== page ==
It should be noted that the majority of previous biophysical or culture-based investigations involving T. denticola have primarily utilized only three different (ATCC) strains: 35405T (Clade III), 35404 (Clade I) and 33520 (Clade II); which are all of North American origin [30, 31]. Our data suggests that these three strains (lineages) may not be wholly representative of the T. denticola strains distributed within global populations. Whilst our sample size is modest, the scope of our MLSA analysis was limited by the relative paucity of T. denticola strains presently available. Oral treponemes such as T. denticola are fastidious, capricious and notoriously difficult to isolate; and there are very few laboratories in the world that actively maintain strain collections.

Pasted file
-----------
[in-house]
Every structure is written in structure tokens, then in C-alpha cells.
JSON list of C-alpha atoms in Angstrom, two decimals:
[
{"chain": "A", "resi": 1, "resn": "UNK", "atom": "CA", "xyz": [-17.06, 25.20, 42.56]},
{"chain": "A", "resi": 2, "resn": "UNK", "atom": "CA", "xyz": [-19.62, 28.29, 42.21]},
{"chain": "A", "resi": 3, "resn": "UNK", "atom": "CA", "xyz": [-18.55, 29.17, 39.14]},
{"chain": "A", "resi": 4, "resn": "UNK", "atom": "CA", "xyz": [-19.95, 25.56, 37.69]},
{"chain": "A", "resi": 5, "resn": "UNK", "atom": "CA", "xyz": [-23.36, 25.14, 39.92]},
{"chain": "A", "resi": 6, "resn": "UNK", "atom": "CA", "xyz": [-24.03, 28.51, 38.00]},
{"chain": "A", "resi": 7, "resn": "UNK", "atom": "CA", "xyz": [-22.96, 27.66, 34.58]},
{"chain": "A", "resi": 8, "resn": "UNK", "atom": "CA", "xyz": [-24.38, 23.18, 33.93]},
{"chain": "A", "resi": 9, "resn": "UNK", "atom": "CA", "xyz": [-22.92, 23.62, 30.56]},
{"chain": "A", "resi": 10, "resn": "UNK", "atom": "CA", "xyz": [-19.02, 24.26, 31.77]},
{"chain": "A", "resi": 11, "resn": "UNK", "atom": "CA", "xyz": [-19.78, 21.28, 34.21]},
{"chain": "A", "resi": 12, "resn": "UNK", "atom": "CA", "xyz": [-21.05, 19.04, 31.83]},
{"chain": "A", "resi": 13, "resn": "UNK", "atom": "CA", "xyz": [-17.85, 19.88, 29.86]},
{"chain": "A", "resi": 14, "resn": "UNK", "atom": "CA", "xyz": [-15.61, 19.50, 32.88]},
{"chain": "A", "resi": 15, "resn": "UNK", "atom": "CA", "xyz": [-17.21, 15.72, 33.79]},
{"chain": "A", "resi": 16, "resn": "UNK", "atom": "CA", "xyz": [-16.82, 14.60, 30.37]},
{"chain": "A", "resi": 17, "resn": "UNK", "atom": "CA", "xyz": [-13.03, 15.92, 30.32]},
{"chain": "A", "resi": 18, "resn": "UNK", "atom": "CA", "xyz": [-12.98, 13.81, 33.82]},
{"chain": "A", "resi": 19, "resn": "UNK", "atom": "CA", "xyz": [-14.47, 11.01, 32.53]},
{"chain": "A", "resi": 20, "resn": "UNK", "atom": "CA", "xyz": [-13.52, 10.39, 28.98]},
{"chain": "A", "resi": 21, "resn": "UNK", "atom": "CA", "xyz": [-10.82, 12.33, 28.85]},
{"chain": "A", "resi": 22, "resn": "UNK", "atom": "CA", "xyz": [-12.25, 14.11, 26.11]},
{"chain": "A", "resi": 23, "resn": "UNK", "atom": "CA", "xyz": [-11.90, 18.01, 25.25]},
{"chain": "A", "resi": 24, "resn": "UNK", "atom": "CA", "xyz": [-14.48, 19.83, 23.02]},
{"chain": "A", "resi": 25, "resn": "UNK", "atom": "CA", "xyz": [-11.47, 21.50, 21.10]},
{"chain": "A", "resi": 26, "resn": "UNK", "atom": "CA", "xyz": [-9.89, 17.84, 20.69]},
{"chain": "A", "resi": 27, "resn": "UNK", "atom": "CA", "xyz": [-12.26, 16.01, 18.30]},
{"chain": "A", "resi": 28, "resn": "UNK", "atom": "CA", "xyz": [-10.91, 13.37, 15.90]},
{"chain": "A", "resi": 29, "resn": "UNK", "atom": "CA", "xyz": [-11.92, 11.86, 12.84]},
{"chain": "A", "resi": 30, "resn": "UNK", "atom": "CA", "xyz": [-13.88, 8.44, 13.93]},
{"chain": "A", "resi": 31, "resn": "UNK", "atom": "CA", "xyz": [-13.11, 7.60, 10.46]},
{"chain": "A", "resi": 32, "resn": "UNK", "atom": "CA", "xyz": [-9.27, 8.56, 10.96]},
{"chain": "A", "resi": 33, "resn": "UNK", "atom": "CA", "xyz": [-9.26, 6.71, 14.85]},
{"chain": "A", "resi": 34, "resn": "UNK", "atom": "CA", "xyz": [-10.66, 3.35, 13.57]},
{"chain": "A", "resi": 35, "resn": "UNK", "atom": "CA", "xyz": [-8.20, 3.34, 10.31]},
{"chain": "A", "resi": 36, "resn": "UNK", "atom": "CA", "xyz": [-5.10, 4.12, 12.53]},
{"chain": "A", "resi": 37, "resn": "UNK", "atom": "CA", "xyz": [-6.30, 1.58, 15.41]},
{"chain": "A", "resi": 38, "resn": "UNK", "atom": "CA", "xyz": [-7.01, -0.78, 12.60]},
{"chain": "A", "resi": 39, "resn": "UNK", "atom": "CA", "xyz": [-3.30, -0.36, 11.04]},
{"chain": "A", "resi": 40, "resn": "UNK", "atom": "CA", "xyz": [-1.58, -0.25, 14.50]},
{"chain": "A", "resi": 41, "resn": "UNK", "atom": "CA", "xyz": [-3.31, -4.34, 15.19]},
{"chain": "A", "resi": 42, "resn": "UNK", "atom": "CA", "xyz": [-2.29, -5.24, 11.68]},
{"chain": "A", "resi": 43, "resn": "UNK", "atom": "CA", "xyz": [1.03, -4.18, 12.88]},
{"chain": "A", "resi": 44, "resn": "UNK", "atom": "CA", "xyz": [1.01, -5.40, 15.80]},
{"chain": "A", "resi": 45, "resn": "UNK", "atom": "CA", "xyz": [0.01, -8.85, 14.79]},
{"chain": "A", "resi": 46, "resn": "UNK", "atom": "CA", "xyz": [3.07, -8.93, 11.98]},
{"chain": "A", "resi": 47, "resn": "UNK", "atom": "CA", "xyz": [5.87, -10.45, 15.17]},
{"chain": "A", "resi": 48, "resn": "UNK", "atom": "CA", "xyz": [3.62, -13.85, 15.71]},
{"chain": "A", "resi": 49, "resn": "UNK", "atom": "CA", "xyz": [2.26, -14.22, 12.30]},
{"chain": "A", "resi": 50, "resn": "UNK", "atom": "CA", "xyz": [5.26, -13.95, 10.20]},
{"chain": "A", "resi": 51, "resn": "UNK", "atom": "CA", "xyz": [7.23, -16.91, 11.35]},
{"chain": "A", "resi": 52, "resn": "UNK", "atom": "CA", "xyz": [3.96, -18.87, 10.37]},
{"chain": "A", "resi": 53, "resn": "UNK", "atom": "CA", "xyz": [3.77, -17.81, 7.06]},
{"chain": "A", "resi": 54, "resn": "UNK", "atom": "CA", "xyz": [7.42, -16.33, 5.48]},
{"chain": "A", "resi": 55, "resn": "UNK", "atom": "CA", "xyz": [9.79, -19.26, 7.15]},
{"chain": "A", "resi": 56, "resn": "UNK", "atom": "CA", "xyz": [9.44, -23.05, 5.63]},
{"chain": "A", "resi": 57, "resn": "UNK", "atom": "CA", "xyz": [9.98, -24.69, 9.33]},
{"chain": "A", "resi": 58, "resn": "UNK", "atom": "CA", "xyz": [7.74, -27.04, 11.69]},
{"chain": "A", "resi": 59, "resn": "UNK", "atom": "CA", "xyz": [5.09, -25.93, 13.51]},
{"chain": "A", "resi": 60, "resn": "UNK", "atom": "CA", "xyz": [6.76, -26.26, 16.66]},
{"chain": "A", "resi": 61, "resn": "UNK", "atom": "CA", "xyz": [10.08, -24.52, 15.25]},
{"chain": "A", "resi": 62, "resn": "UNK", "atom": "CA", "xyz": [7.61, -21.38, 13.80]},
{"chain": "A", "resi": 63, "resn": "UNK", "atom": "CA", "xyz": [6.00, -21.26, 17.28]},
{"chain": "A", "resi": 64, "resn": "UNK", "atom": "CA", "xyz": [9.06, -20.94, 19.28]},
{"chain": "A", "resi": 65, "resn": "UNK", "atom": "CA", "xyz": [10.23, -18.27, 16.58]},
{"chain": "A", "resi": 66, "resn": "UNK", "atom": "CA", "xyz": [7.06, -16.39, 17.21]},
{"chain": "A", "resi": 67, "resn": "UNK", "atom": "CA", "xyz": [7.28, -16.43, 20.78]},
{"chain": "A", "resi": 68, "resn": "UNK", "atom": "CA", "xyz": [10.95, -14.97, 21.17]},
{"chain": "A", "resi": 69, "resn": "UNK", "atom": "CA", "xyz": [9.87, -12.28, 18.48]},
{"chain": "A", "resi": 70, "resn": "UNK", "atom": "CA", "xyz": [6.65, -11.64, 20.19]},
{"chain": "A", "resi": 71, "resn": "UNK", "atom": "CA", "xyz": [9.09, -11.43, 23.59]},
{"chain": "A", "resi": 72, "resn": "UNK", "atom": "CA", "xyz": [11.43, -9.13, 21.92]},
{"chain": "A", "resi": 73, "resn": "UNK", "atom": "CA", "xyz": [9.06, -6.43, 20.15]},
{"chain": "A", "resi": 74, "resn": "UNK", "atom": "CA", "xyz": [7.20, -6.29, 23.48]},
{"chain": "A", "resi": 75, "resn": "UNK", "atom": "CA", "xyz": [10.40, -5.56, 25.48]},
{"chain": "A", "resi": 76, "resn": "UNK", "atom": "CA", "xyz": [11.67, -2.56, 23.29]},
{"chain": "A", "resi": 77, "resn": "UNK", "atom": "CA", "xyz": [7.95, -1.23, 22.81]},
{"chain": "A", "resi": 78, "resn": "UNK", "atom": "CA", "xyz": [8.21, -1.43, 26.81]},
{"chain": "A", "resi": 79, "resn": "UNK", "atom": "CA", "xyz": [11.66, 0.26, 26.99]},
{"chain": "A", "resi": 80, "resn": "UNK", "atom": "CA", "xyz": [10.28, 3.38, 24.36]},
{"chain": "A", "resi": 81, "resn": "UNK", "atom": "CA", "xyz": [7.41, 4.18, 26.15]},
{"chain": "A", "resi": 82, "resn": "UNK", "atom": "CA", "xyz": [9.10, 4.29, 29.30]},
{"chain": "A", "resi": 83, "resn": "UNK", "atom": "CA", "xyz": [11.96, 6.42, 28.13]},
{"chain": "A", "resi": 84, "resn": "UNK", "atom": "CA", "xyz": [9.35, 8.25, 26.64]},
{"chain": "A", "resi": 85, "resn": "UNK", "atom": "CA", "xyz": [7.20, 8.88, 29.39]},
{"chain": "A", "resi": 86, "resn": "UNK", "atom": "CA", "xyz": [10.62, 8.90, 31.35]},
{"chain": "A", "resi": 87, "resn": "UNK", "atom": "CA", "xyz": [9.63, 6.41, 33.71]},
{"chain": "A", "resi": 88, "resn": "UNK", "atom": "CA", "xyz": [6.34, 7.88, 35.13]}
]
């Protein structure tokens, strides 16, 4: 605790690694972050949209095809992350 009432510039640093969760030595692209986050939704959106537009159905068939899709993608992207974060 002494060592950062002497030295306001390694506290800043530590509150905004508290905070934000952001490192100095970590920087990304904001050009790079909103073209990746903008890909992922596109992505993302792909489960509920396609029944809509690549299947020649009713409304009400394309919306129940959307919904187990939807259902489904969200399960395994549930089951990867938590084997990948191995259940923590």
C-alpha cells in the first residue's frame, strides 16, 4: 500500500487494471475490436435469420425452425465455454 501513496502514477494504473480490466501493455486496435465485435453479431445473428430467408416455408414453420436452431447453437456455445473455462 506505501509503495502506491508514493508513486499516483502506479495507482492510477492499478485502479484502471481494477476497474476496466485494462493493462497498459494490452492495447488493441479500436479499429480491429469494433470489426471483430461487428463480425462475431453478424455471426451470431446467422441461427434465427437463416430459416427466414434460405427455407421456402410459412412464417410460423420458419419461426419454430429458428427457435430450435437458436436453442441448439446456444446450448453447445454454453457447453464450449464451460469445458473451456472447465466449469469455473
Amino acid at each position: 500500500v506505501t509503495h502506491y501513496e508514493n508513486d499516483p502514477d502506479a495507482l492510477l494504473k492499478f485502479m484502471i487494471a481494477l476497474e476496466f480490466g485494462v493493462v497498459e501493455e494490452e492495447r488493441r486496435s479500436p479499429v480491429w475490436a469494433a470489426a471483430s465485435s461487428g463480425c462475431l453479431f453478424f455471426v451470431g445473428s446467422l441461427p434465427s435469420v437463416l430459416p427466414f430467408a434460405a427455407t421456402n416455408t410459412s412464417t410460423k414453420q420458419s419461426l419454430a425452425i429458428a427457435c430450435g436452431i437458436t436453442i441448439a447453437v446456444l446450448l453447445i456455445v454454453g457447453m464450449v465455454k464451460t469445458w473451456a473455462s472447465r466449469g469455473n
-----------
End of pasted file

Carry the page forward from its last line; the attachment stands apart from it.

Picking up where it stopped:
The ATCC 700768 (OMZ 830, China), ATCC 700771 (OMZ 834, China), OMZ 853 (China) and OTK (USA) strains, located in basal positions in the phylogenetic trees, appear to be the most genetically distant from the genome-sequenced ATCC 35405 type strain (Canada). This genetic divergence is consistent with literature reports, which have stated that these strains have notable phenotypic differences. For example, the primary sequence, domain structure and immunogenic properties of the major surface protein (Msp) in the OTK strain, were shown to be quite distinct from those of the ATCC 35405 or 33520 strains [14, 45, 46]. In another study, Wyss et al. reported that the FlaA proteins from the ATCC 700768 and ATCC 700771 strains reacted positively towards the ‘pathogen-related oral spirochete’ (PROS) H9-2 antibody (raised against T. pallidum); whilst the ATCC 35405, 35404, 33521, 33520 and ST10 strains were unreactive [15].